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The Legal Landscape of NGOs in Libya: Current Challenges and Potential Solutions

The Legal Landscape of NGOs in Libya: Current Challenges and Potential Solutions

By Ranya Jamal
Co-Author, Michael Bosco

The Legal Landscape of NGOs in Libya: Current Challenges and Potential Solutions. Recent developments affecting the legal framework governing non-governmental organizations (NGOs) in Libya have generated significant confusion and uncertainty. This article will explore the current, unsatisfactory state of the law and discuss some potential ways to address these existing challenges.

Legal Background

Law No. 19 of 2001 on the Reorganization of NGOs (“Law No. 19”), and its executive regulation, Decree No. 73 of 2002 (“Decree No. 73”), have traditionally served as the primary guidelines for NGOs in Libya. Under Law No. 19, the General People’s Congress (now known as the Parliament) had the authority to oversee the registration of foreign NGOs, while domestic NGOs were registered by the Council of Ministers on the national level and the relevant City Council on the local level. This framework was significantly modified following the 2011 revolution.

In particular, Council of Ministers’ Decree No. 1160 of 2018 established the Civil Society Commission (the “Commission”) to assume comprehensive responsibility for registering both foreign and domestic NGOs in Libya. Although subordinate to the Council of Ministers, the Commission was granted the power to issue decrees to regulate the NGO registration process. One of the crucial decrees issued by the Commission was Decree No. 5 of 2023 on the Establishment of Regulations for the Registration and Publication of Domestic and Foreign NGOs (“Commission Decree No. 5”), which outlined the legal requirements for the registration of foreign NGOs in Libya.

The Current (Confused) State of the Law

In March 2023, the Law Department of the Libyan Ministry of Justice issued a legal opinion (the “Legal Opinion”) which concluded that all NGOs registered in Libya after 2011 were, in effect, operating in the country illegally. According to the Legal Opinion, Law No. 19 is the only legitimate governing law for the NGO sector in Libya in light of Articles 14 and 15 of the Libyan Constitution, which stipulate that political parties, civil society organizations and NGOs can only be regulated by laws enacted by the Libyan Parliament (and, therefore, not by decrees of the Council of Ministers). As a result, the Legal Opinion deemed the establishment of the Commission and the issuance of decrees by the Commission, including Commission Decree No. 5, to be in violation of these constitutional provisions and recommended dissolving the Commission and holding all NGOs registered by it to be illegitimate.

Needless to say, the Legal Opinion has created significant uncertainty about both the status of previously registered NGOs in Libya and the appropriate process for new NGO registrations. The Council of Ministers attempted to clarify the situation by issuing Decree No. 7 of 2023 (“Decree No. 7”), which allows previously-registered NGOs to continue operating in Libya so long as they take certain steps to rectify their legal status through procedures established by the Commission. Additionally, the Council of Ministers issued Decree No. 312 on the Formation of a Committee to Support and Organize the Work of Civil Society Organizations (“Decree No. 312”), which envisages the creation of a comprehensive database of registration data for all NGOs.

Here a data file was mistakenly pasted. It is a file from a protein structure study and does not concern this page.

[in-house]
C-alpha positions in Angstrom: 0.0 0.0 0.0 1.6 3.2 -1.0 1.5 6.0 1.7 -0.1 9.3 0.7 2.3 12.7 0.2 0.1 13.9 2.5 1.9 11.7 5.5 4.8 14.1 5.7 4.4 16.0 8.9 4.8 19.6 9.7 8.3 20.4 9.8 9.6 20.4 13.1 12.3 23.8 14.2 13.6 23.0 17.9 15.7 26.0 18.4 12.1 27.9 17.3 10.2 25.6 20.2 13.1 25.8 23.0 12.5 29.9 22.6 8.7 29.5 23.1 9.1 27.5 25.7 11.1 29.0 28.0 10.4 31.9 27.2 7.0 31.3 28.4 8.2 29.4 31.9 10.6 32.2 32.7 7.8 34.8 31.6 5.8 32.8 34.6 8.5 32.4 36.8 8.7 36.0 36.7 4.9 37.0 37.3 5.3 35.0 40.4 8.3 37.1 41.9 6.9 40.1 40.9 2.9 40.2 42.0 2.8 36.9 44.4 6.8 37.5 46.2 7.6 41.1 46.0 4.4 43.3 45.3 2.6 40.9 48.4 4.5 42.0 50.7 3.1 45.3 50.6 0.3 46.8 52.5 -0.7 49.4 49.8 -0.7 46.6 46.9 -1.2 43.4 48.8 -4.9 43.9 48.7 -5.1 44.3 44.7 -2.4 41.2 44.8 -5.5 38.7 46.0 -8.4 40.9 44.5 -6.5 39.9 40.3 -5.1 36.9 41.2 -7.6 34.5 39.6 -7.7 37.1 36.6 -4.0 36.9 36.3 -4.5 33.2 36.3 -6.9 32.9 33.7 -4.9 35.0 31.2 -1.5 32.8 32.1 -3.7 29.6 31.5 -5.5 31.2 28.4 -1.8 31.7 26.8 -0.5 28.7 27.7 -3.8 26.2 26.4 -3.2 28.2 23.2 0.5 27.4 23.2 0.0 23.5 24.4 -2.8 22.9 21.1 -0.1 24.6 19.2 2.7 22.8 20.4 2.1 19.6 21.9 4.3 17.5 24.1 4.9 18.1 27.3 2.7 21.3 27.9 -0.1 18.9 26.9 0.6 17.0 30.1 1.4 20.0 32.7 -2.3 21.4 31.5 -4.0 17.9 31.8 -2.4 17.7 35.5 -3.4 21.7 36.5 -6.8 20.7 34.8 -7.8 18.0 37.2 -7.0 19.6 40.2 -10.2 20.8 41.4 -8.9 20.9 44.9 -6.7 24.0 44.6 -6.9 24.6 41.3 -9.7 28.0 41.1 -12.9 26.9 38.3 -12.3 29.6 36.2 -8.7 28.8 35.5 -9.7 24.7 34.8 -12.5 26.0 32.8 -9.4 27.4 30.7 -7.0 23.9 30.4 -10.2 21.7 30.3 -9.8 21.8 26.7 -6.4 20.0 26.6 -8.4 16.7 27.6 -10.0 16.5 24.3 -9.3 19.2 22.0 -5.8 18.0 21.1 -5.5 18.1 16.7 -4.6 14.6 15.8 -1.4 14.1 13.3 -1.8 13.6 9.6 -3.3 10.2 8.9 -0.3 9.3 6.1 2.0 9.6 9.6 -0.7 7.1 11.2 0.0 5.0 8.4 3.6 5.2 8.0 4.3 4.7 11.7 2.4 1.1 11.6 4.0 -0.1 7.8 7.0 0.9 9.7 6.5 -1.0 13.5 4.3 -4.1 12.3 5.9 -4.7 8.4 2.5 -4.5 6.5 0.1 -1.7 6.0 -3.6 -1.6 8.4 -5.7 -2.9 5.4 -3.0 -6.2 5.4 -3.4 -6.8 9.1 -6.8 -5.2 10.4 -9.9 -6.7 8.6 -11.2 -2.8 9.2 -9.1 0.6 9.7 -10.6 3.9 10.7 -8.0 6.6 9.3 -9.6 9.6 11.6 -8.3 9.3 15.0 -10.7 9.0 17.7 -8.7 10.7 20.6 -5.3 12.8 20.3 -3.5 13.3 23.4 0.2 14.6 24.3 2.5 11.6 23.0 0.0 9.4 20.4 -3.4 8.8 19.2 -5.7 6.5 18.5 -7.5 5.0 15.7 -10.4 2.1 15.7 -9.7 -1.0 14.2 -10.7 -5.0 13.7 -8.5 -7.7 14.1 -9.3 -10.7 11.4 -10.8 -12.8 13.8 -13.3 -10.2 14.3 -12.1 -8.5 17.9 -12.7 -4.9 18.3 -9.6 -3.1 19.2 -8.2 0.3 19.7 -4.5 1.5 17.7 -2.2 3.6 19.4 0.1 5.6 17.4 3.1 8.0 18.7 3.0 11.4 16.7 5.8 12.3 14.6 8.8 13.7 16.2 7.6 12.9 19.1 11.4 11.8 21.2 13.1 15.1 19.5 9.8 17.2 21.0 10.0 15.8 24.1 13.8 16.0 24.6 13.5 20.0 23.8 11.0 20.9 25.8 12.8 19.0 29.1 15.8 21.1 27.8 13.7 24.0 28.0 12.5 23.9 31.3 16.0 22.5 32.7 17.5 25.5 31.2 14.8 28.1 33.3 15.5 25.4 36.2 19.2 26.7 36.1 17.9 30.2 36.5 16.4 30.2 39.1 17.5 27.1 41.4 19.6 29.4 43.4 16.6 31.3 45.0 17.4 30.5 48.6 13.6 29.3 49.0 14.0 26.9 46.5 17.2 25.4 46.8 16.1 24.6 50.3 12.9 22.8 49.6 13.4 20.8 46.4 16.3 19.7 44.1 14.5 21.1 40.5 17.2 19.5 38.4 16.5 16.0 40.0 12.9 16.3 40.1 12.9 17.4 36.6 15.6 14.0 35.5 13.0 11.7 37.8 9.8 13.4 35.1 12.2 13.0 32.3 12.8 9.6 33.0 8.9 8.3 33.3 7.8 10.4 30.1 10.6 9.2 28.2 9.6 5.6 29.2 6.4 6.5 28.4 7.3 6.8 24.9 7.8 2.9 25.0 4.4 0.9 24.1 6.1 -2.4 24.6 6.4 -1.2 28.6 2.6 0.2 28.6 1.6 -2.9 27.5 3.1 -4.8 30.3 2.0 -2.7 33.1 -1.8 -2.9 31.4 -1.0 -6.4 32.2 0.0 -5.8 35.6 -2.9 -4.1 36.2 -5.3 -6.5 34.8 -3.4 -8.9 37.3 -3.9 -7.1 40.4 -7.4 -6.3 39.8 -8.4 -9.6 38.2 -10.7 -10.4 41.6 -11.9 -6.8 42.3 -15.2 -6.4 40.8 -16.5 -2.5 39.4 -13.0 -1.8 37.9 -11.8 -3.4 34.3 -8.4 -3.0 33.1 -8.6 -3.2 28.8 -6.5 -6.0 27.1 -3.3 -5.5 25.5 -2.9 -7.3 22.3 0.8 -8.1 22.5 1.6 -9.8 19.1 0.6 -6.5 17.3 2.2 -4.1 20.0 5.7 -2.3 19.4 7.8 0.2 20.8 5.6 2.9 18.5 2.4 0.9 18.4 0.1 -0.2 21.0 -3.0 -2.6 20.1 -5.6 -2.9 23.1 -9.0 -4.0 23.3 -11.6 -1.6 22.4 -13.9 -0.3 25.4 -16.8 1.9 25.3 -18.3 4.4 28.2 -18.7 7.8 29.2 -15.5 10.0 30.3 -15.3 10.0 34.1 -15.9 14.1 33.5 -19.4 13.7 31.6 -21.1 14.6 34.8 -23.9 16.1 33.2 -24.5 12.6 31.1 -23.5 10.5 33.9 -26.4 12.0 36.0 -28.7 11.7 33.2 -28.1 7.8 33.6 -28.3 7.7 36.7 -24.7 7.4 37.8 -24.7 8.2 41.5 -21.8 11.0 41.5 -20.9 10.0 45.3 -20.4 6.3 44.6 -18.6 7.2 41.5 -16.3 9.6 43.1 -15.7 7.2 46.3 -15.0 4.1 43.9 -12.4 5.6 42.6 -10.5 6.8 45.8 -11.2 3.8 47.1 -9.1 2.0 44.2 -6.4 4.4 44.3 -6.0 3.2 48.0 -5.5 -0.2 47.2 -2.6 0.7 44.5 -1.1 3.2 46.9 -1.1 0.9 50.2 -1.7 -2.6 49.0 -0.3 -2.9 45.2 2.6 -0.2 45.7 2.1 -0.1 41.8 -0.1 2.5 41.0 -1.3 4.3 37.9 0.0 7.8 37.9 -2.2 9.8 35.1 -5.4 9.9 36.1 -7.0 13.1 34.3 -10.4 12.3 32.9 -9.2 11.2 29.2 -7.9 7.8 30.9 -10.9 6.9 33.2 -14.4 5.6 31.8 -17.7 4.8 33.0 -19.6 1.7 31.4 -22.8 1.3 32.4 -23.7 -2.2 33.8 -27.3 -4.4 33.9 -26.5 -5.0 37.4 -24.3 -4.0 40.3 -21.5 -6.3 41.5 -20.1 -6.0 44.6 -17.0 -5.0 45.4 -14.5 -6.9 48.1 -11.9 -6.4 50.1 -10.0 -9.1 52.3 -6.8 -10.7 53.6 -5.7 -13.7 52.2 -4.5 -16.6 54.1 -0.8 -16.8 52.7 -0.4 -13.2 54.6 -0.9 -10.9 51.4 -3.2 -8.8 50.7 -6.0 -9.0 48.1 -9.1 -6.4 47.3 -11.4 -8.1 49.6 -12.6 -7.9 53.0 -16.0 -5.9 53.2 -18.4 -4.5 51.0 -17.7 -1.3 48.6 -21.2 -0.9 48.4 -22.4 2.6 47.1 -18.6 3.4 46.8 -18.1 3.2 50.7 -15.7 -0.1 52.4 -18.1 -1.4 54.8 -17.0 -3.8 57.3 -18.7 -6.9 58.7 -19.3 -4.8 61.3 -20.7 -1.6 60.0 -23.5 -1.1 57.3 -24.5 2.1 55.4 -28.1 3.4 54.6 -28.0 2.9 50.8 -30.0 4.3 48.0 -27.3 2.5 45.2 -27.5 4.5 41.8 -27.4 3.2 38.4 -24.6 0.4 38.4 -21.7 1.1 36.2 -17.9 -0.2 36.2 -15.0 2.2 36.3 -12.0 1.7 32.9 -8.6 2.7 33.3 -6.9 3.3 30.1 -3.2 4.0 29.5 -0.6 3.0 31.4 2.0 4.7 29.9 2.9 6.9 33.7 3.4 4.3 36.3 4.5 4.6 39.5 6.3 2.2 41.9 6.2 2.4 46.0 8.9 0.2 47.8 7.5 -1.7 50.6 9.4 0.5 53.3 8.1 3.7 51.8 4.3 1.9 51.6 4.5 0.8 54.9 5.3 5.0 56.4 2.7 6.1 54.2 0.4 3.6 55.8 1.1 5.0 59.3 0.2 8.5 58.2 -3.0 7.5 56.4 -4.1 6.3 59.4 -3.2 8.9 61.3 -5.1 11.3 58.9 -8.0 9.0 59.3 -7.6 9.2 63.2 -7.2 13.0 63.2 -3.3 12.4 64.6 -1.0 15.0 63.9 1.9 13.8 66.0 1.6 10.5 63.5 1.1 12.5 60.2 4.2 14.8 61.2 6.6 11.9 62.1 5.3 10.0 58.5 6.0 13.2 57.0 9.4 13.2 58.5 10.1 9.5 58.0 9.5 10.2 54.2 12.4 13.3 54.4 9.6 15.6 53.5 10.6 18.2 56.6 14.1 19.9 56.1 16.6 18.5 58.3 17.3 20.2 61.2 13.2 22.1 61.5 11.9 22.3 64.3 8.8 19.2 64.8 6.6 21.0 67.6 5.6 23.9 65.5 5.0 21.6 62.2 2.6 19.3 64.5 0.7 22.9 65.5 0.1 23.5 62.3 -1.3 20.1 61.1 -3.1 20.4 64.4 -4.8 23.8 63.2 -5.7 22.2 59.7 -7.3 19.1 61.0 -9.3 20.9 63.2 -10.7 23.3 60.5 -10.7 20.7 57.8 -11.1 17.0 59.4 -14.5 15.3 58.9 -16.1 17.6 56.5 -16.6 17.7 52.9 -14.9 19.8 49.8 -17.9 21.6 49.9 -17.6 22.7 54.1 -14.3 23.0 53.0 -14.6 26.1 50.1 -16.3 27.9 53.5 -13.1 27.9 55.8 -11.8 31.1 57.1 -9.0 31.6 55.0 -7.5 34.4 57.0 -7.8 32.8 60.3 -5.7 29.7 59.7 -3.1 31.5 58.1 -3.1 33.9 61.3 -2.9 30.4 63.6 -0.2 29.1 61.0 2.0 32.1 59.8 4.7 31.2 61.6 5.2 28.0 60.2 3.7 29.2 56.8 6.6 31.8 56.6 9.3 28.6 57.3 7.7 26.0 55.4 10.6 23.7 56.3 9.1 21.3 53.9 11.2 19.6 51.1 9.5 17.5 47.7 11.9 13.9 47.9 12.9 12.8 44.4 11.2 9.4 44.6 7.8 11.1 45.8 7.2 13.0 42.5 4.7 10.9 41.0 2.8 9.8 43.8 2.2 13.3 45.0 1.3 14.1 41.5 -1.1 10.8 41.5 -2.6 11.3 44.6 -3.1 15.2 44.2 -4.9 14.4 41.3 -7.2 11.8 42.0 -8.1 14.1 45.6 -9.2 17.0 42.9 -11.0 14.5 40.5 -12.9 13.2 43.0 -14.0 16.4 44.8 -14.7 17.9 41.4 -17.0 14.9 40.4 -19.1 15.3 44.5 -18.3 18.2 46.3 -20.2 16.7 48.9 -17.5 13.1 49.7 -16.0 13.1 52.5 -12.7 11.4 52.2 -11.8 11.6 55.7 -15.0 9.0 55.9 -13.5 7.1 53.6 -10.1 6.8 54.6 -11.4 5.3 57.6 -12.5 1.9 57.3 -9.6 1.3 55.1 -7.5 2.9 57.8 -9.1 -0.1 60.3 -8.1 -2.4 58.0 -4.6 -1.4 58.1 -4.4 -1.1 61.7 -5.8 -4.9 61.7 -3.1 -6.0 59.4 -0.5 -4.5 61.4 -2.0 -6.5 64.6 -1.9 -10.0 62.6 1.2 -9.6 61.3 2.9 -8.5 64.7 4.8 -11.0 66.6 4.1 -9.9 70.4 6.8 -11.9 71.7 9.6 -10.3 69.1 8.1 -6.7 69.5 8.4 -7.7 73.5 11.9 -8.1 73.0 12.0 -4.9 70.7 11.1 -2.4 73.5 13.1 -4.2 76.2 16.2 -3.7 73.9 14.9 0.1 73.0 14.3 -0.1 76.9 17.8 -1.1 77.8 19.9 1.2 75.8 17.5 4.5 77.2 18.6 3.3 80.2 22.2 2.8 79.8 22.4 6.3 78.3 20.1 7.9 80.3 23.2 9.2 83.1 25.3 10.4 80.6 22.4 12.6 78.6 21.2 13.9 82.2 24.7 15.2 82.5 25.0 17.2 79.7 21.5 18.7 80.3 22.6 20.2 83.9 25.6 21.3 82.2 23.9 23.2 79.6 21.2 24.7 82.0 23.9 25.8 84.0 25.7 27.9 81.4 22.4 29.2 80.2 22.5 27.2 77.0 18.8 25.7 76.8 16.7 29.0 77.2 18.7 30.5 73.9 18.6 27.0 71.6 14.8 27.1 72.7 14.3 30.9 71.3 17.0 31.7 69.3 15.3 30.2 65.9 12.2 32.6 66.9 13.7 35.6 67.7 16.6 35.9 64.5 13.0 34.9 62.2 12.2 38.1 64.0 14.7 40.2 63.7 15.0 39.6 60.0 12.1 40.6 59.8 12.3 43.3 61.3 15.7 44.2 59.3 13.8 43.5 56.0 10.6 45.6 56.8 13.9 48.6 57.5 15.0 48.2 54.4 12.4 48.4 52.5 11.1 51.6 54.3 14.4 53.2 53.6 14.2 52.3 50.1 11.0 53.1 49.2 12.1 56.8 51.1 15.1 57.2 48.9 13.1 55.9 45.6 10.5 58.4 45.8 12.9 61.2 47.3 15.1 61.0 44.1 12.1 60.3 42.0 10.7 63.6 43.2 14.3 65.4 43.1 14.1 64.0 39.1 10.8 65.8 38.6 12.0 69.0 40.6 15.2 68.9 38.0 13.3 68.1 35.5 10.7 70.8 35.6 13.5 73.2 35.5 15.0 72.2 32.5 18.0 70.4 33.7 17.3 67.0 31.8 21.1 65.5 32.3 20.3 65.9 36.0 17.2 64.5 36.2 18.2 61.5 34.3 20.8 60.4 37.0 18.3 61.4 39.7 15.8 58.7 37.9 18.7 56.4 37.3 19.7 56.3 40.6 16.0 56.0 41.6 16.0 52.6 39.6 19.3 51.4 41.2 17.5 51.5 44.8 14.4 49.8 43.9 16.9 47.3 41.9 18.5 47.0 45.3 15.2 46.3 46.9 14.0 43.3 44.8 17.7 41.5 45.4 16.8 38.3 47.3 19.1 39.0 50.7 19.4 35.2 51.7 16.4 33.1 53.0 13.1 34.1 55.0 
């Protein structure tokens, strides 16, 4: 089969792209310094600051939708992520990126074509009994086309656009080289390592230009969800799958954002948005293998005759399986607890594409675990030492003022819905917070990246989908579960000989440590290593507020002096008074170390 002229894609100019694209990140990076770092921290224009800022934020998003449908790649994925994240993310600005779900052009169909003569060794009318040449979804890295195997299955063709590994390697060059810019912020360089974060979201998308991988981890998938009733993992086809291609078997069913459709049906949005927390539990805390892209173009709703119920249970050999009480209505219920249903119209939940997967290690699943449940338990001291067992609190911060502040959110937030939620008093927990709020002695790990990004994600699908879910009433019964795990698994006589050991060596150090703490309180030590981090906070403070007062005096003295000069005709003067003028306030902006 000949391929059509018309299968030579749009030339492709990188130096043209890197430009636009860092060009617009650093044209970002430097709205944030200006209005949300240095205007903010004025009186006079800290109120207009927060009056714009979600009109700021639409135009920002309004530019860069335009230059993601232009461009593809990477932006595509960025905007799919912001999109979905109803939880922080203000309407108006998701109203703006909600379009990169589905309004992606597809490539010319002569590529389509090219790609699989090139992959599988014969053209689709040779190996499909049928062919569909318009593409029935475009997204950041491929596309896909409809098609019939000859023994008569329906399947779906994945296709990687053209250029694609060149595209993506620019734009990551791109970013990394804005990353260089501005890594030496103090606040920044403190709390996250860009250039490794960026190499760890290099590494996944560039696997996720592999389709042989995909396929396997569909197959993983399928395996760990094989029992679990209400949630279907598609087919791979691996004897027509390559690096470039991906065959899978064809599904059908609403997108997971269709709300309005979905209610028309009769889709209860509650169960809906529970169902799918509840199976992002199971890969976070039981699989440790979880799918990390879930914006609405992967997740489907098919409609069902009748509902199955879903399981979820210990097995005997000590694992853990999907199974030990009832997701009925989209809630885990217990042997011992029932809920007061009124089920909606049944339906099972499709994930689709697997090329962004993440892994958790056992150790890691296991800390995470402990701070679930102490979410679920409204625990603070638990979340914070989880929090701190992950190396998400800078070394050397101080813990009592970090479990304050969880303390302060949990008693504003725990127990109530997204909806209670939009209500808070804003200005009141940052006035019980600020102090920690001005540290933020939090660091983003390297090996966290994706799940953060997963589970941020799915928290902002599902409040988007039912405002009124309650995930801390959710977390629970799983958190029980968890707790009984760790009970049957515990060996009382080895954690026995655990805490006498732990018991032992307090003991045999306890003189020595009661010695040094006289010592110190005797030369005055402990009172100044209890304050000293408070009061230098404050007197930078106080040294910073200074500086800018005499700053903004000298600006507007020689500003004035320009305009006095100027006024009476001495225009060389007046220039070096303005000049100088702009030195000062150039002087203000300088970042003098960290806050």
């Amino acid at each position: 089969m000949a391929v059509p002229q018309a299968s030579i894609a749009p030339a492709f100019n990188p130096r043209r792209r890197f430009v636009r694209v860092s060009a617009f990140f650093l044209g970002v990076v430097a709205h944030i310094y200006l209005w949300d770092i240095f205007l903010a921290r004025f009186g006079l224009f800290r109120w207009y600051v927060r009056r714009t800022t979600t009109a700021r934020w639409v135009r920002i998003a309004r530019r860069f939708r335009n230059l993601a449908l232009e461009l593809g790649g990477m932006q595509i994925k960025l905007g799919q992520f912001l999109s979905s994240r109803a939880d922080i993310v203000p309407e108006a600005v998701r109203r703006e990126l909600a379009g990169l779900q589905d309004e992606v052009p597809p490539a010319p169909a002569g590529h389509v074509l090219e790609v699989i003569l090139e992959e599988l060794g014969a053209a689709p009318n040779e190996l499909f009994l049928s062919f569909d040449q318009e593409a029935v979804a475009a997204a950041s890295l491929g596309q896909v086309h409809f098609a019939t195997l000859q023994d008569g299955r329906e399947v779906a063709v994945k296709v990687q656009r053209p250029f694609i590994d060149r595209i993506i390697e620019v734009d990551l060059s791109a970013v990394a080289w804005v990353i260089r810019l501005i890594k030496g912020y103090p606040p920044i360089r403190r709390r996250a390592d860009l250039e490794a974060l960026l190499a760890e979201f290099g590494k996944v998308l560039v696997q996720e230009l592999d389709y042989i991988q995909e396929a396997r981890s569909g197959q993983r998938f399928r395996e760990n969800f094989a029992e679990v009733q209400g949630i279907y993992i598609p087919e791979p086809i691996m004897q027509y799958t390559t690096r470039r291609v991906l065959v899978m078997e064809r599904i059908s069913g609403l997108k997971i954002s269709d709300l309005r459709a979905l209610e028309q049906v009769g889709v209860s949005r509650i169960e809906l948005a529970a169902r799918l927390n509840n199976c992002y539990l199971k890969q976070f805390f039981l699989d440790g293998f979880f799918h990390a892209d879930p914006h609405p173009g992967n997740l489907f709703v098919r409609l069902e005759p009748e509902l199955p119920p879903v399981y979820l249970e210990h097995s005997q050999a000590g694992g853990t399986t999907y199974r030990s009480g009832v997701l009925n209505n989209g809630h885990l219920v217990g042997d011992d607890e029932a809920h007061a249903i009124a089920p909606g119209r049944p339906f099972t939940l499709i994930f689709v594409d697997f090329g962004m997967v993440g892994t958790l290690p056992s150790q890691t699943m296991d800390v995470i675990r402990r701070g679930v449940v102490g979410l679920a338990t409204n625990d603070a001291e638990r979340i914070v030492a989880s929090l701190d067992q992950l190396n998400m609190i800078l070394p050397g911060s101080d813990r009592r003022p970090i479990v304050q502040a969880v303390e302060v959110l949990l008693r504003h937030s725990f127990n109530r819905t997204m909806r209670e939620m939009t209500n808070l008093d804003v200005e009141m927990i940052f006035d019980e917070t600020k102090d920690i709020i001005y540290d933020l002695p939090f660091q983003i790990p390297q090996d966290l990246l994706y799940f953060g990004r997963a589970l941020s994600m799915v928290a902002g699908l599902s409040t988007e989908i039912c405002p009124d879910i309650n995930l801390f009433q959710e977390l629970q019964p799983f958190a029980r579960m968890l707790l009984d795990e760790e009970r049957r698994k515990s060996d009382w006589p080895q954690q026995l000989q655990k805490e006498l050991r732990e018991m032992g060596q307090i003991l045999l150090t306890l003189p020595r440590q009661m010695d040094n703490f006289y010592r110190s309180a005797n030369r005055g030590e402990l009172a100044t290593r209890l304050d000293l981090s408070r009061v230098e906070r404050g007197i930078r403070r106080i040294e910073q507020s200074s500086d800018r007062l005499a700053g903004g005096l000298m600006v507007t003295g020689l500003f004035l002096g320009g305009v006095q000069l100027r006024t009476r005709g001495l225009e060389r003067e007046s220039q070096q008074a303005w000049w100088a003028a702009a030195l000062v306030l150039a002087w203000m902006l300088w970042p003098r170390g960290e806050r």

Although Decree No. 7 and Decree No. 312 are positive steps, they are only temporary stop-gap measures that fail to fully resolve the legal dilemma arising from the Legal Opinion. Indeed, a comprehensive fix will only be achieved once the Libyan Parliament addresses the concerns raised in the Legal Opinion by enacting a new law that specifically regulates the registration and governance of NGOs in Libya.

Such a draft law is currently under consideration by the Libyan Parliament. Itkan Law has reviewed this draft law, and we believe that it has the potential to resolve this legal dilemma. However, it is essential that the final law establish a transparent and streamlined registration process for both domestic and foreign NGOs while also establishing clear mechanisms for oversight and accountability to ensure the effective functioning of NGOs while safeguarding public order and national interests.


The issuance of the Ministry of Justice Legal Opinion has generated significant confusion and uncertainty. Although temporary measures, such as Decree No. 7 and Decree No. 312, have sought to address the situation, a full resolution will require the Libyan Parliament to enact a comprehensive law regulating NGOs that complies with constitutional provisions and meets the needs of both domestic and foreign NGOs. The draft law currently under consideration holds promise, but its final form should ensure a transparent registration process and mechanisms for oversight and accountability.

In the interim, NGOs operating in Libya should take steps to adhere to Decree No. 7 by rectifying their legal status in accordance with the procedures established by the Commission while staying informed about future developments in the legal landscape. Itkan Law stands ready to help NGOs engage with the relevant authorities and actively participate in the registration process so that they can continue their important work in Libya while complying with all applicable legal requirements.